Being a 60-year-old Mi’kmaq, aging woman, disconnected from life, practically immobilized by fibromyalgia and forced into a long introspection of myself that I had previously avoided with the help of my ADD, work and family responsibilities, is not easy!
All the avoidance added to my sense of being disconnected from society, reinforced the devaluation of myself. I did not embrace the opportunity to try to reconnect; oh no, instead I kicked and screamed my way into this situation.
To be fair, my disconnect happened at a very young age, a product of my mind to protect me from the horrific circumstances if my life. From early childhood into my teens my mind disconnected me from each ugly event, so that my memories became a poorly made scary movie that I happened to be starring in: but not really participating in anything that was going in. Any recounting I have ever made of a memory that I managed to retrieve is robotic in nature, with no emotion. I’m just watching and relaying what’s happening in a black and film with poor lighting and very little dialogue.
This being said, and more to the point, I have always had a distinct lack of tolerance for tradition, ceremony and formalities. I would fleetingly wonder why, after attending a native ceremony (not Mi’kmaq) because the beating of the drums, the dancing and ceremonies touched my heart so deeply it was hard to bear, practically bringing me to tears (and I’m no crier!).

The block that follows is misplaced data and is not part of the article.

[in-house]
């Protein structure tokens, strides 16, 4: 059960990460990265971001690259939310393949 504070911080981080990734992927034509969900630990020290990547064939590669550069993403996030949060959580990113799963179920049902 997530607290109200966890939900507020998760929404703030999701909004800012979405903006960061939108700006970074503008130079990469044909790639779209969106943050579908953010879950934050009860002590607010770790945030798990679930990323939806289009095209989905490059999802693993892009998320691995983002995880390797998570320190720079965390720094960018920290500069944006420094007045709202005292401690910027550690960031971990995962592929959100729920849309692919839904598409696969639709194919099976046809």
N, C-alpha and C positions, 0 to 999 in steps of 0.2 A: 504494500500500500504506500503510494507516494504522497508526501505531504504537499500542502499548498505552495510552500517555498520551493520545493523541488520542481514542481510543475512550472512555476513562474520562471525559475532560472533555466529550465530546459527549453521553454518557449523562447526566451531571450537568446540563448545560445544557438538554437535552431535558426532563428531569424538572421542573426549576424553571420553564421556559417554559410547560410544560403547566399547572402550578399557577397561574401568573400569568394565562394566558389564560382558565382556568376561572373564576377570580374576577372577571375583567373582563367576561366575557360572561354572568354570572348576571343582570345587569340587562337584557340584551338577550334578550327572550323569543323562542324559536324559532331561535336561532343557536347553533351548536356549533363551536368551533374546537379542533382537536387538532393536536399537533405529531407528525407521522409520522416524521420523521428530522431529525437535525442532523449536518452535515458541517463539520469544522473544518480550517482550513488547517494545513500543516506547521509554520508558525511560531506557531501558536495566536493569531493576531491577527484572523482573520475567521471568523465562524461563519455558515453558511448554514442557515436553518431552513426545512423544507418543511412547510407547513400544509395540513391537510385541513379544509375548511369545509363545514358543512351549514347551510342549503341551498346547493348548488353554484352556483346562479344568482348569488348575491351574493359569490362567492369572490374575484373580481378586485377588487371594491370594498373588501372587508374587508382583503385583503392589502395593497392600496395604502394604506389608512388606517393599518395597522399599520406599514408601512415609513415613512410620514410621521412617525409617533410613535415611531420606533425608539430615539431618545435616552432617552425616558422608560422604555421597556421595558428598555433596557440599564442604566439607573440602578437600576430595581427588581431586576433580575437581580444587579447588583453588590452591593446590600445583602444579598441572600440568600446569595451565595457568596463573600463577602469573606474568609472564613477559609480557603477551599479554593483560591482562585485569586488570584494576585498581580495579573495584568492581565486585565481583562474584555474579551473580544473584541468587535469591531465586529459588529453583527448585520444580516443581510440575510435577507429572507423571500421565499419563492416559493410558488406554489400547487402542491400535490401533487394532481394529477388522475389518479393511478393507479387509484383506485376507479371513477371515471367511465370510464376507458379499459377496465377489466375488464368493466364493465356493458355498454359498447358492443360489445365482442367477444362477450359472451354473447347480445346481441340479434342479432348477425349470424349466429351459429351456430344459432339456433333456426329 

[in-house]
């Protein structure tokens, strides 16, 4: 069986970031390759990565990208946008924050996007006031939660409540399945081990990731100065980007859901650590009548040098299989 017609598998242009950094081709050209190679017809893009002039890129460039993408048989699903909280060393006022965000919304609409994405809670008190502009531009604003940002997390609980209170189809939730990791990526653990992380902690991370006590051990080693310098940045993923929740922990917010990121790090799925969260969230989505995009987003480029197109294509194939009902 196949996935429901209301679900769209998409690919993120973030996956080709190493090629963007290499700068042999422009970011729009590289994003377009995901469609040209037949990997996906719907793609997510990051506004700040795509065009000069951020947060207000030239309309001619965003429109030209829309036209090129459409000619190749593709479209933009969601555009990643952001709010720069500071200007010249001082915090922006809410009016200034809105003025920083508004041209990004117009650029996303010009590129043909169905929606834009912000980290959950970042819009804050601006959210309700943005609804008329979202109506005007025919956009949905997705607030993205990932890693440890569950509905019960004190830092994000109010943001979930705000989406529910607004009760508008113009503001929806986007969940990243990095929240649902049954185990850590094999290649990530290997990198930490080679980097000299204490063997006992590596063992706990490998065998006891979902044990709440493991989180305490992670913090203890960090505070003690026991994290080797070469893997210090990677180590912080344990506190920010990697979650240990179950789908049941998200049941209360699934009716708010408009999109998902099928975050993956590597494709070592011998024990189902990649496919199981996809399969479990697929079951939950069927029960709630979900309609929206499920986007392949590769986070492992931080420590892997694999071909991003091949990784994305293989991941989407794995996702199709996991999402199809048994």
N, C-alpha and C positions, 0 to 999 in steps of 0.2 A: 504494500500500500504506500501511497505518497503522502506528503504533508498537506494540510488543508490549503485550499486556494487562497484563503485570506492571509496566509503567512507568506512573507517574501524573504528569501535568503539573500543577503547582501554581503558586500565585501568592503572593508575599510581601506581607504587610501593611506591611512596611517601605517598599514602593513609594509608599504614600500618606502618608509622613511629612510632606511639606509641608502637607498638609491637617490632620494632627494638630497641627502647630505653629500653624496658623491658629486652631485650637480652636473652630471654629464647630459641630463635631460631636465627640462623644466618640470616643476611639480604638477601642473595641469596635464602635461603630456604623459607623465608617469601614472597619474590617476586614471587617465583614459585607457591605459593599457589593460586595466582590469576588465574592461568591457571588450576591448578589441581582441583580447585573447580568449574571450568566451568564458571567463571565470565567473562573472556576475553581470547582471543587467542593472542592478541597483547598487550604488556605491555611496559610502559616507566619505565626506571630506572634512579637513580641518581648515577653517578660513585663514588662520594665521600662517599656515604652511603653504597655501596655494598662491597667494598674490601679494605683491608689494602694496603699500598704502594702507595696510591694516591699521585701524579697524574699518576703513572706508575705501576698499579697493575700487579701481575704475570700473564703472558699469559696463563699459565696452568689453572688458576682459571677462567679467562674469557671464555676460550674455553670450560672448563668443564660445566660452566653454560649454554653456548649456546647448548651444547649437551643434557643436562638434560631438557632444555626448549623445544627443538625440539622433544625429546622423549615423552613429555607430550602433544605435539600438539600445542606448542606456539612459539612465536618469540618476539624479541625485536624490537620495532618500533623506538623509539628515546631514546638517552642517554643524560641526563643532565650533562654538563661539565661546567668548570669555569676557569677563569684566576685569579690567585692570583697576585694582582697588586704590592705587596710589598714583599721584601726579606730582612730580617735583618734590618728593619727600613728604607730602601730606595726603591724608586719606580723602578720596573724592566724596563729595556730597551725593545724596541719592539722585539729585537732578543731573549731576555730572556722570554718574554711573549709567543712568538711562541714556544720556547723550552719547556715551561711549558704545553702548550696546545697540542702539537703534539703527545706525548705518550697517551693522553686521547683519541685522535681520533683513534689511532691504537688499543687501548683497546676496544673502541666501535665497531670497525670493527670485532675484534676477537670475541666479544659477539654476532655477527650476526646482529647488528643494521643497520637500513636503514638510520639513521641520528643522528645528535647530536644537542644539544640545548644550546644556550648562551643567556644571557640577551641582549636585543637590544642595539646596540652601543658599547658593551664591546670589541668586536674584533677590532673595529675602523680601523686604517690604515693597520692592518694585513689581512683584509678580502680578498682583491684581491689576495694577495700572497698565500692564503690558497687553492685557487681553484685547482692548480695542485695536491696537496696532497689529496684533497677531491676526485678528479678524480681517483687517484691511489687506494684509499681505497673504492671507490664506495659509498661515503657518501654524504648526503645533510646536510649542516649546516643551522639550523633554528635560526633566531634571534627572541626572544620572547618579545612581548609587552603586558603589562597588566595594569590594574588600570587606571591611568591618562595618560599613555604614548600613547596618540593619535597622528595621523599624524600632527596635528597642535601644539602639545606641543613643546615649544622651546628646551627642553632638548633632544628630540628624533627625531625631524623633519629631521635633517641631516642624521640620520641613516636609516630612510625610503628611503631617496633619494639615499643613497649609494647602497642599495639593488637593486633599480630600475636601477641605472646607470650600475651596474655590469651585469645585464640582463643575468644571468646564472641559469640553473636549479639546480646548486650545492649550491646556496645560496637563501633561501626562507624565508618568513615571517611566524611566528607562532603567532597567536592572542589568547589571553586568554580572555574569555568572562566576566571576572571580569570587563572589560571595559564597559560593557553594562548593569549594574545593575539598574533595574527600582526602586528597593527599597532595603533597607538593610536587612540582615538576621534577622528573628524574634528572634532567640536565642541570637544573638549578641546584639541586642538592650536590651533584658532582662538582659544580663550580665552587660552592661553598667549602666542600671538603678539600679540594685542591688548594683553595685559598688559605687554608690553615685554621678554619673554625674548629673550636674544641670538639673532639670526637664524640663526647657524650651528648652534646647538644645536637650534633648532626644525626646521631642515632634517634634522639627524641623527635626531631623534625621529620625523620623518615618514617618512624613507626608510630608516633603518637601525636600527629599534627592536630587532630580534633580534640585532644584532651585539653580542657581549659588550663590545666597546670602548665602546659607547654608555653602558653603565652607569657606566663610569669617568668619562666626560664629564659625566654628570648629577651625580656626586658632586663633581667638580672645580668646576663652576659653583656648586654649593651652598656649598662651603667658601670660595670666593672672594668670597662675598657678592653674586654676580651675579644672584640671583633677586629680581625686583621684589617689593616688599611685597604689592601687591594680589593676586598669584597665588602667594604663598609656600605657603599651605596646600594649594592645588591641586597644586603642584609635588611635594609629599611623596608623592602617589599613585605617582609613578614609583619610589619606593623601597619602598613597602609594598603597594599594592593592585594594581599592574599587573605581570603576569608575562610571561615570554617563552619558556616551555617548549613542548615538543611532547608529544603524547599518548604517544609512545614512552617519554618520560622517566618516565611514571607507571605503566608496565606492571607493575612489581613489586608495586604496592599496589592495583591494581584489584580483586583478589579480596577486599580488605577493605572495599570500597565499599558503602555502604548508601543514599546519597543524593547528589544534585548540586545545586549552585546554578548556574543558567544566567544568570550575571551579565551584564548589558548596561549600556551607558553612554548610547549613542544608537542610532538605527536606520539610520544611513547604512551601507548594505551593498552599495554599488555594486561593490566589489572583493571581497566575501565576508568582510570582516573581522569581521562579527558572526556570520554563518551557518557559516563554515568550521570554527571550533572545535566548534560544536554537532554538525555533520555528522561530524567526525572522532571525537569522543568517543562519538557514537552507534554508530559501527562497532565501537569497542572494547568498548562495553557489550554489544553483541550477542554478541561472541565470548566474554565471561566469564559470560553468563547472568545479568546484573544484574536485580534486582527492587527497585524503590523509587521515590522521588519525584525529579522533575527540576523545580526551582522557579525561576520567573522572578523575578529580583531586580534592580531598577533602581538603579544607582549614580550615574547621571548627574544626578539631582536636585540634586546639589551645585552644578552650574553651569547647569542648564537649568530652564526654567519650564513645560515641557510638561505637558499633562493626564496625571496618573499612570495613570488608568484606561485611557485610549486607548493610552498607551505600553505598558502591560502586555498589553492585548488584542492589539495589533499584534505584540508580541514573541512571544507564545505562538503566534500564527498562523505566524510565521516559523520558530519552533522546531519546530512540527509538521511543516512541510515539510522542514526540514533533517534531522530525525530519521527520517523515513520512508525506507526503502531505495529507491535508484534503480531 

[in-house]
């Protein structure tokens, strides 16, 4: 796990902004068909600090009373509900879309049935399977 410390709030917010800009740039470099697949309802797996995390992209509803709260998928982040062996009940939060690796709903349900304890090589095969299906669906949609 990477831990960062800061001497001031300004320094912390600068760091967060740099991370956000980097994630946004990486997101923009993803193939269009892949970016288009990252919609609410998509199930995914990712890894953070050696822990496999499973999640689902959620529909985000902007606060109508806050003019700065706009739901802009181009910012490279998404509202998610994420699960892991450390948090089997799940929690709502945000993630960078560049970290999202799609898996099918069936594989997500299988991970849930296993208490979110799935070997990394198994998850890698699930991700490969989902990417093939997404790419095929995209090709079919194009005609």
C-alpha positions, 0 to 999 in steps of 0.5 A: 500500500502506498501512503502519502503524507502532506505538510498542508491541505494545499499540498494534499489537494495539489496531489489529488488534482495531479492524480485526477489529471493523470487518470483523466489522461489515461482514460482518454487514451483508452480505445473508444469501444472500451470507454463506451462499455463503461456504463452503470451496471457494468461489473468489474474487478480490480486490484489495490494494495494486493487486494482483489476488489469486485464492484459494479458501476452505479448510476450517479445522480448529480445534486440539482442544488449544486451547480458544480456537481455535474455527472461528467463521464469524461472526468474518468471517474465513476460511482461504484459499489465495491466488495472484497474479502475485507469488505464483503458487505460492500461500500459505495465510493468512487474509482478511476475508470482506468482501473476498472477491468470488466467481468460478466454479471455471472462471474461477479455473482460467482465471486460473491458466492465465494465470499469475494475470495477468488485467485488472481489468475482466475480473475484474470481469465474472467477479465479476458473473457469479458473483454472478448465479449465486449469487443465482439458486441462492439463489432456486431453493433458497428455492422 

As drawn as I was to this phenomenon, I also feared it. That fear kept me from seeking out my own people’s traditions and ceremonies, preferring to explore other tribes and staying far away from my own. My ignorance was truly appalling.
Bringing me to present day. After almost 20 years of slow and painful self-discovery because I have nothing but time on my hands, where being still, with no responsibilities to distract me, has led to countless hours of learning my history, personal and ancestral, I can honestly say thank you.
I am oftentimes overwhelmed with my lack of insight and my ignorance shames me on most days. However, the fear is easier to push away, allowing me to learn about my Mi’kmaq culture, our beliefs, values and traditions. This knowledge leads me to understand that I am connected to a rich and valuable culture. The learning leads me to value our traditions and beliefs, which leads me to care and enjoy them, which in turn, leads me to seek more knowledge and understanding.
The valuable knowledge of our elders, that they so generously share, becomes an important tool to reinforce sustainable practices in daily and future choices. I see it, I embrace it and I want to share it.
So, thank you fibro, for the wonderful gift if stillness.